The Federal Aviation Administration (FAA) banned US airlines Tuesday from flying to and from Israel for at least 24 hours amid safety concerns sparked by the ongoing crisis in Gaza.
The US government agency said its prohibition applied only to US air carriers, and that "updated instructions" would be issued "as soon as conditions permit."
Delta, US Airways and United Airlines had earlier halted flights to and from Tel Aviv's main Ben Gurion International Airport, amid reports of a rocket strike nearby.
"Due to the potentially hazardous situation created by the armed conflict in Israel and Gaza, all flight operations to/from Ben Gurion International Airport by US operators are prohibited until further advised," said the FAA's Notice to Airmen, or NOTAM, issued shortly after 1600 GMT.
"This NOTAM will be updated within 24 hours," it added.
In a press statement, the FAA said it immediately notified US carriers when it learned of the rocket strike, informing them that a NOTAM was in the works.
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Prior to the NOTAM being issued, however, Delta announced it had diverted a Tel Aviv-bound flight to Paris after "reports of a rocket or associated debris" near the airport.
"Delta, in coordination with the US Federal Aviation Administration, is doing so to ensure the safety and security of our customers and employees," it said in a statement.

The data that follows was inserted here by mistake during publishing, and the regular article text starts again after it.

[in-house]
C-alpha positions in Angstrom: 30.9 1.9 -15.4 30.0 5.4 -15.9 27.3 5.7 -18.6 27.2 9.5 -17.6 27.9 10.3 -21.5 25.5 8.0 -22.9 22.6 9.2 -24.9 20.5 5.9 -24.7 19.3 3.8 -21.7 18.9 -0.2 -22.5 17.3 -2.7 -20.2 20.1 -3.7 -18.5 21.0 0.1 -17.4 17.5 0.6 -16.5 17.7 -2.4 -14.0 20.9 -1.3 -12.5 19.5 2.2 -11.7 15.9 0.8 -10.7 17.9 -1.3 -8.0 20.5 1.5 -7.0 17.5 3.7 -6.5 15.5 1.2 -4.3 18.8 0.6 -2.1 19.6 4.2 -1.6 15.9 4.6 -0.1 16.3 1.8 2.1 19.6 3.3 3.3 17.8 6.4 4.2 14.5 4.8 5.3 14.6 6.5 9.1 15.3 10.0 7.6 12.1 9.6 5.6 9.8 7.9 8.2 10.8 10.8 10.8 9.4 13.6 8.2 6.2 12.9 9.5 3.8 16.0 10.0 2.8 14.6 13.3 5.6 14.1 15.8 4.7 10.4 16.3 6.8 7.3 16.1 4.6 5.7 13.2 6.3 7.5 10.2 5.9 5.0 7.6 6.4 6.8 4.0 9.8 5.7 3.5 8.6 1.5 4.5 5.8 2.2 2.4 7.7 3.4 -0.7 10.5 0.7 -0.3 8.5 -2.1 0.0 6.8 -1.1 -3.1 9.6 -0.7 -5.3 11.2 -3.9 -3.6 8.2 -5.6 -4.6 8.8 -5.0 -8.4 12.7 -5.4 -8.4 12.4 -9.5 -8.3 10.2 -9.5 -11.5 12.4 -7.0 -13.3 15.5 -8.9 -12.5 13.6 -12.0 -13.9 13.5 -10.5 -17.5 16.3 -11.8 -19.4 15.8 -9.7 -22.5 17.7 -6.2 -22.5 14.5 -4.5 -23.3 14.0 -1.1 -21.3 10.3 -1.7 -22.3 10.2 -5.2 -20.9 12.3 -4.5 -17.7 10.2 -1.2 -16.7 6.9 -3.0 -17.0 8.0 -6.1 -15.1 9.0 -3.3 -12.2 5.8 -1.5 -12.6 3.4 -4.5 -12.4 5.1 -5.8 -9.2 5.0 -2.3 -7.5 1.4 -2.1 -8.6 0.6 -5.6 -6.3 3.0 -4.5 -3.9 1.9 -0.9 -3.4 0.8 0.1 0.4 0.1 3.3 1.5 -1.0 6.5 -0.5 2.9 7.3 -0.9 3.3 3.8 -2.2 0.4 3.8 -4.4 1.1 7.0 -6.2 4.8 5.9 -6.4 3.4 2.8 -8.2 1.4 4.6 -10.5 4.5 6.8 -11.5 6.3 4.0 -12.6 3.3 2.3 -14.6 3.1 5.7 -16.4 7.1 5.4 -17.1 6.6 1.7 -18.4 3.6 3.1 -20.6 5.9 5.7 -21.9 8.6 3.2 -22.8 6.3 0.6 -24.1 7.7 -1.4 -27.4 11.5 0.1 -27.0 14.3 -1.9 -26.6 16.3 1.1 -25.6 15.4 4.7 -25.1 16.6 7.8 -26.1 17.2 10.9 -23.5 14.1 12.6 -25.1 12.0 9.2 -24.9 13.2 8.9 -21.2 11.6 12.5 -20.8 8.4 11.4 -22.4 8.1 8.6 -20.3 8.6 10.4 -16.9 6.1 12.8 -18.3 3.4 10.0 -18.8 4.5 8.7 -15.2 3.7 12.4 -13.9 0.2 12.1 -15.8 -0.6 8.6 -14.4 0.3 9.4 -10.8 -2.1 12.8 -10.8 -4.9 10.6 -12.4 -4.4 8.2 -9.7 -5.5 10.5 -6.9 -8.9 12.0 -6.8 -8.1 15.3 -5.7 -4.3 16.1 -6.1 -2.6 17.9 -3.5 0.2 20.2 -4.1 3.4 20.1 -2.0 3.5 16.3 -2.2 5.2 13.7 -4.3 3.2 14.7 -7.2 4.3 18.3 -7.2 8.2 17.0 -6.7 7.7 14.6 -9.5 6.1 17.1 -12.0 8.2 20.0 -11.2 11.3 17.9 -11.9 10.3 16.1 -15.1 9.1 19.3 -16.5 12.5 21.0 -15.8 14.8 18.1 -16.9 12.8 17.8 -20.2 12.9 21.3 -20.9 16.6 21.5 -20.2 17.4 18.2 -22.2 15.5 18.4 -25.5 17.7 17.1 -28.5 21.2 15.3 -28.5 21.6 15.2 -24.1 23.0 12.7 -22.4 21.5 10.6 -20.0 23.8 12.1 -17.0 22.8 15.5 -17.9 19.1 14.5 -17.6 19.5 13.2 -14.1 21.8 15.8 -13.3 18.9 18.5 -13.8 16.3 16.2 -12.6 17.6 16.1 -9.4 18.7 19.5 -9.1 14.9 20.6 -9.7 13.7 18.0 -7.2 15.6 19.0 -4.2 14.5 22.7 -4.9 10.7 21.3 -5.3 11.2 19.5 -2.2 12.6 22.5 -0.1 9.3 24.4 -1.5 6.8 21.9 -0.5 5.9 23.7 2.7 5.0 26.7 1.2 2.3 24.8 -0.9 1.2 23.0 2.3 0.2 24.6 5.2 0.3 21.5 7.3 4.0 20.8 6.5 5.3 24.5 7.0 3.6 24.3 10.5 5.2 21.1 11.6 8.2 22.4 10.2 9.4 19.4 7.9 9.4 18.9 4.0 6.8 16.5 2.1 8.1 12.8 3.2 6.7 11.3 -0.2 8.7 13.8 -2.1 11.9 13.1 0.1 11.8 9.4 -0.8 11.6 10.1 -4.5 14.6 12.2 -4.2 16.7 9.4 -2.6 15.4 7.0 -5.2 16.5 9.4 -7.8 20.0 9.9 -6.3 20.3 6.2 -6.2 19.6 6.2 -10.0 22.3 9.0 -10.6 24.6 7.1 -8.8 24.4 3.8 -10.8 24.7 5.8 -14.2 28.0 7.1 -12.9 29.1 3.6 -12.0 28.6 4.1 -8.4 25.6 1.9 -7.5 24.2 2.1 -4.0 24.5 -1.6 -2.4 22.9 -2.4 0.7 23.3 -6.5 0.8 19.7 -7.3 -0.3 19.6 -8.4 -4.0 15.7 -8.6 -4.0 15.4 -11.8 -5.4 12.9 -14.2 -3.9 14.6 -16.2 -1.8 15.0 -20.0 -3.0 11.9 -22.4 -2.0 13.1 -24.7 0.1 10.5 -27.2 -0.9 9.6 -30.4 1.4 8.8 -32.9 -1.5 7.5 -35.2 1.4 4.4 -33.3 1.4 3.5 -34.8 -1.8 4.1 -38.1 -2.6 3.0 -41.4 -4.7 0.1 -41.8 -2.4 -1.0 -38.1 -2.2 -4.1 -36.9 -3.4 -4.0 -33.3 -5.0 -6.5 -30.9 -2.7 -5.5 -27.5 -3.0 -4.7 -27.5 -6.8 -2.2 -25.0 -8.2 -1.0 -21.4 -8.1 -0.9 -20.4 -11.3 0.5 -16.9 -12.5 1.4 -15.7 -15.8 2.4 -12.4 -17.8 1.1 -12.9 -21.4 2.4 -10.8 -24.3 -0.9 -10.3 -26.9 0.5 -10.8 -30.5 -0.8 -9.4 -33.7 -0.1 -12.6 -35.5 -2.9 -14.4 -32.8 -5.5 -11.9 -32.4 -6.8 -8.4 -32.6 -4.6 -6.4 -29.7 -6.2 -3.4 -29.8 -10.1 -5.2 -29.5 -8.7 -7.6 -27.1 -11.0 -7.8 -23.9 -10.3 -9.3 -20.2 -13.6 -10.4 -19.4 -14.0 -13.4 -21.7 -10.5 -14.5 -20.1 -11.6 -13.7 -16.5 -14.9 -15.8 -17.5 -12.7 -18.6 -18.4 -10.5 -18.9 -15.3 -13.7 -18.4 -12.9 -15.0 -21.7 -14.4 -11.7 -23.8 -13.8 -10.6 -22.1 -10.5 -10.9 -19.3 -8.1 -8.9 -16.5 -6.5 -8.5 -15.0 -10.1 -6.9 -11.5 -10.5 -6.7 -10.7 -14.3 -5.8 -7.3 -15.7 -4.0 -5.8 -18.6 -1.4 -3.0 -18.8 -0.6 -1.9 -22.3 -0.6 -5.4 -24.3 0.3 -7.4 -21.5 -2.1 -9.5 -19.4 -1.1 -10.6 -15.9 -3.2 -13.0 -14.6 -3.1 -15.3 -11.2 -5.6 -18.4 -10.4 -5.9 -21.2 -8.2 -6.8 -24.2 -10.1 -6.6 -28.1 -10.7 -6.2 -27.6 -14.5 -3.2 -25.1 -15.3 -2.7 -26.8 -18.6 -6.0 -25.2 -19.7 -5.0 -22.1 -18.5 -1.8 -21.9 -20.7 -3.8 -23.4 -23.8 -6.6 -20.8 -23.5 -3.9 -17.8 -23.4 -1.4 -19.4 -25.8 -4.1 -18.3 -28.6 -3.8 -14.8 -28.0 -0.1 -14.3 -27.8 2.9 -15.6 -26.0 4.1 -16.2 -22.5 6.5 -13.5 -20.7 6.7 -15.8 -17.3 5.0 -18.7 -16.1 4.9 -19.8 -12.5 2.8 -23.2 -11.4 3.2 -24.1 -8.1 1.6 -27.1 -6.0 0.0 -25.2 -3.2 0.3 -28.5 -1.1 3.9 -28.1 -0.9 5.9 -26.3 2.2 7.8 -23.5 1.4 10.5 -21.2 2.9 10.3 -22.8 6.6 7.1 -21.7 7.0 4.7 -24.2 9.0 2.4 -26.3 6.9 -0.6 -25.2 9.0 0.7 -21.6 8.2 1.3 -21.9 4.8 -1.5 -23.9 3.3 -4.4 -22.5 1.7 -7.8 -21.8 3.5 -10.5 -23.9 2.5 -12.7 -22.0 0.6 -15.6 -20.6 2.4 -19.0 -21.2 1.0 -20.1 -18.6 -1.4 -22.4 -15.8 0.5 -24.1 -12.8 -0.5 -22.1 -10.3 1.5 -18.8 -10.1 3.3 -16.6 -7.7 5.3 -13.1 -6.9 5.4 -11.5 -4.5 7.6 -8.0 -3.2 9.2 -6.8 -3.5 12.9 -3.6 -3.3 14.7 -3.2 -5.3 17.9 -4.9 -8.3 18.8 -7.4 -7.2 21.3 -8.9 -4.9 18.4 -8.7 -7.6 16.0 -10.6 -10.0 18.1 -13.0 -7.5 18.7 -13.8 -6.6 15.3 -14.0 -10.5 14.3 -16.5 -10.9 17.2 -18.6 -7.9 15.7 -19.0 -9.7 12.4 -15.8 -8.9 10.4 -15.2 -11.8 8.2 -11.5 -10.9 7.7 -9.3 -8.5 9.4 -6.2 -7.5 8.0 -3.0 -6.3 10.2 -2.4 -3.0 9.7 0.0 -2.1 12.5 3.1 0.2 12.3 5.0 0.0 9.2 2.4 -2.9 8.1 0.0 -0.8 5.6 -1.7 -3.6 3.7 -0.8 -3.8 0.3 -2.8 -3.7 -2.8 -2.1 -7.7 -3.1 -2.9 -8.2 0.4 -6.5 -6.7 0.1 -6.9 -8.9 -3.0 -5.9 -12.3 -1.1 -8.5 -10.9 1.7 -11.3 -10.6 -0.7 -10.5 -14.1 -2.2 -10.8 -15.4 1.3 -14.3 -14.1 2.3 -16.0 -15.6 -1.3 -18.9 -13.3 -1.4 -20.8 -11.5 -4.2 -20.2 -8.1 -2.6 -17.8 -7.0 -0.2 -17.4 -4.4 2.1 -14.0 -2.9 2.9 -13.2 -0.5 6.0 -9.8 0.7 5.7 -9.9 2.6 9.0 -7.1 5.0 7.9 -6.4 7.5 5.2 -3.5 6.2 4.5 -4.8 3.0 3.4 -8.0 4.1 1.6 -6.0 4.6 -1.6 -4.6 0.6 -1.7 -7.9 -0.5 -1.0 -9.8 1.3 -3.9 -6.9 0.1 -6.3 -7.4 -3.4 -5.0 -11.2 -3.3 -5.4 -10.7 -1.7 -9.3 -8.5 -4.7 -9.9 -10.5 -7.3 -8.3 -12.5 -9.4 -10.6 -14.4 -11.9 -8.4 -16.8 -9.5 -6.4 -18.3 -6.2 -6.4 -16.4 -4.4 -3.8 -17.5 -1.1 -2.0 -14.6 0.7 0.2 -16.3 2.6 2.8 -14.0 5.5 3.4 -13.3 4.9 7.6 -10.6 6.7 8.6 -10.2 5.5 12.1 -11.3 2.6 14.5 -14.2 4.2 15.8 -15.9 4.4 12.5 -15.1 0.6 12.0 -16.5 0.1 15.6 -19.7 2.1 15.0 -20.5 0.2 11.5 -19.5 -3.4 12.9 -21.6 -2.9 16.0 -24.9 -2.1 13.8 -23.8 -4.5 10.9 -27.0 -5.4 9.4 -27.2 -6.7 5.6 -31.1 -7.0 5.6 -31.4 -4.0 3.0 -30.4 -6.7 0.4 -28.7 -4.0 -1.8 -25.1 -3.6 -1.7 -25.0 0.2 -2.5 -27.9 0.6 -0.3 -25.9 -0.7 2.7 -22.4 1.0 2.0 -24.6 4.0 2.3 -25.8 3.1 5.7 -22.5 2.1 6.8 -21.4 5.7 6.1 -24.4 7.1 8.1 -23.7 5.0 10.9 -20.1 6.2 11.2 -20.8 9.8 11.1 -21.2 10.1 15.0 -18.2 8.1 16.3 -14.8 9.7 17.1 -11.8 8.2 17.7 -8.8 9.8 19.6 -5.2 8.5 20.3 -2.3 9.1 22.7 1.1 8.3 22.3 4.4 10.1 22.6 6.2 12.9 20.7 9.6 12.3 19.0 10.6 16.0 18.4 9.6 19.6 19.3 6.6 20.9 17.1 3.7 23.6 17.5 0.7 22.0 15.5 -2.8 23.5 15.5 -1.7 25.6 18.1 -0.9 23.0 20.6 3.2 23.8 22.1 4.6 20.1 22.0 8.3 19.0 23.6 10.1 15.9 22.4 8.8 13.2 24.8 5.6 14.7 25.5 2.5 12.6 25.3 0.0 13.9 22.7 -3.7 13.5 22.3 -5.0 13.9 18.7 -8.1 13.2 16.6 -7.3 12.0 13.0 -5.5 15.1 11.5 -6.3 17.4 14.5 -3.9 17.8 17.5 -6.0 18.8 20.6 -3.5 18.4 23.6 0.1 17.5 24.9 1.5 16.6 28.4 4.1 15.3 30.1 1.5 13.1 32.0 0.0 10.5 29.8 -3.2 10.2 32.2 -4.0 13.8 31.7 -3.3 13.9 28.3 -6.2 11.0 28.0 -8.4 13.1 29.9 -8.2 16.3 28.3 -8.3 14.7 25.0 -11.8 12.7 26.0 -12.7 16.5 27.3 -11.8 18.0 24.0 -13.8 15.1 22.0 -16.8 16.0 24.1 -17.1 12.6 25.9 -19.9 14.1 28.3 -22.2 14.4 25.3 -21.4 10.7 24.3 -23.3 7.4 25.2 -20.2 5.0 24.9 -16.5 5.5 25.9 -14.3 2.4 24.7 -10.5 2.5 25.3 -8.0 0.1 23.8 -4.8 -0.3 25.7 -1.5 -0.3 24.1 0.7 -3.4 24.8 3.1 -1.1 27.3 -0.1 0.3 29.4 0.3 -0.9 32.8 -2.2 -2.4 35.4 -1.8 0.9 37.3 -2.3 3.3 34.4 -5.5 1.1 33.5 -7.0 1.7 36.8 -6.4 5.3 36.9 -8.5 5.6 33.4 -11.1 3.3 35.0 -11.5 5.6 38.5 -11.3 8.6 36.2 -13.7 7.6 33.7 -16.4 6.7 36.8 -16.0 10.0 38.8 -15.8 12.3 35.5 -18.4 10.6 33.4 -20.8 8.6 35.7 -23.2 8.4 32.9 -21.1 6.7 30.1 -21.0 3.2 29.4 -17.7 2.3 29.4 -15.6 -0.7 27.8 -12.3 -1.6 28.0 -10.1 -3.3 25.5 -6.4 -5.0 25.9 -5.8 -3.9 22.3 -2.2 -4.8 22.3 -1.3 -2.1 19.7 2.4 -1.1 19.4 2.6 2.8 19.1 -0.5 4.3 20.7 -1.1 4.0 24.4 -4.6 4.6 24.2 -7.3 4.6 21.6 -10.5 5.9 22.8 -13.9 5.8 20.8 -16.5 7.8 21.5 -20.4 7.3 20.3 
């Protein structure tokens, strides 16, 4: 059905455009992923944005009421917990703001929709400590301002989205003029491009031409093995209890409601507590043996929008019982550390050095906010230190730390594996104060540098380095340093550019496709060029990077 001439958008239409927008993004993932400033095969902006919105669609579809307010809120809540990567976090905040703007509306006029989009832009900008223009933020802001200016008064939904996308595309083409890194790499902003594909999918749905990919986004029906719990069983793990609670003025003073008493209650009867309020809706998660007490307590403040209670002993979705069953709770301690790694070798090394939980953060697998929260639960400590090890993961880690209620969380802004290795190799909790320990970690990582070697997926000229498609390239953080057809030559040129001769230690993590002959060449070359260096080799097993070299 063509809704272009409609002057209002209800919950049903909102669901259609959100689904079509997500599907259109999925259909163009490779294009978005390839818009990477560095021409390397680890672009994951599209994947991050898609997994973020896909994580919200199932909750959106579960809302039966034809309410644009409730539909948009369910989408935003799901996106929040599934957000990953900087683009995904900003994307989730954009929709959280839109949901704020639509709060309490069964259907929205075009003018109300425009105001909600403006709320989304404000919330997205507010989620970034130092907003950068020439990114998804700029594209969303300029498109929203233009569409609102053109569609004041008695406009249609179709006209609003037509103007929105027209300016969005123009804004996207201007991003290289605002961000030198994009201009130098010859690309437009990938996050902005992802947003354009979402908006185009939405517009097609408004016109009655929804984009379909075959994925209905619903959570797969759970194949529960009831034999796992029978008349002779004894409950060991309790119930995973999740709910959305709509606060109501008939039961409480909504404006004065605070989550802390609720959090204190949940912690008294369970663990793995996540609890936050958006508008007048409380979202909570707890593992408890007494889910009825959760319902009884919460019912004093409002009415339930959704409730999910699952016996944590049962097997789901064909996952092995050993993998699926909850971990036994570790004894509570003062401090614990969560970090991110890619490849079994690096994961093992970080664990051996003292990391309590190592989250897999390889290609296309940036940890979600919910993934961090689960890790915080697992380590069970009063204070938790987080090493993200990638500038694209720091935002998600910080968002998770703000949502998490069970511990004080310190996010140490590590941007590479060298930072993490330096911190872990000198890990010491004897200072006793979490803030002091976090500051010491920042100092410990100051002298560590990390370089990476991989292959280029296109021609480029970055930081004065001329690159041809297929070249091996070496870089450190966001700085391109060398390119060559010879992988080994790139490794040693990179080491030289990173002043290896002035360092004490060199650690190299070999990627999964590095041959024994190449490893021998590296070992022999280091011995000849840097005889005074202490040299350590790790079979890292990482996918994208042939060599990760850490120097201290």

US Airways meanwhile told AFP in a Twitter exchange it had canceled its flights Tuesday between Philadelphia and Tel Aviv "in response to security concerns" at Ben Gurion airport.
And United said: "We're suspending operations to/from Tel Aviv until further notice. We'll continue to evaluate the situation."
It was more discreet on its website, where it said its two flights Tuesday to Tel Aviv from Newark airport outside New York had been "canceled due to aircraft availability."
Fears of a rocket hitting a passenger airliner have surged worldwide after last week's downing of a Malaysia Airlines Boeing 777 over eastern Ukraine with nearly 300 on board.
That incident underscored the vulnerability of commercial aircraft to surface-to-air missiles, even at cruising altitudes in excess of 30,000 feet.
Delta said its diverted flight Tuesday was a Boeing 747 with 273 passengers as well as 17 crew on board, and that it was "working to reaccommodate these customers."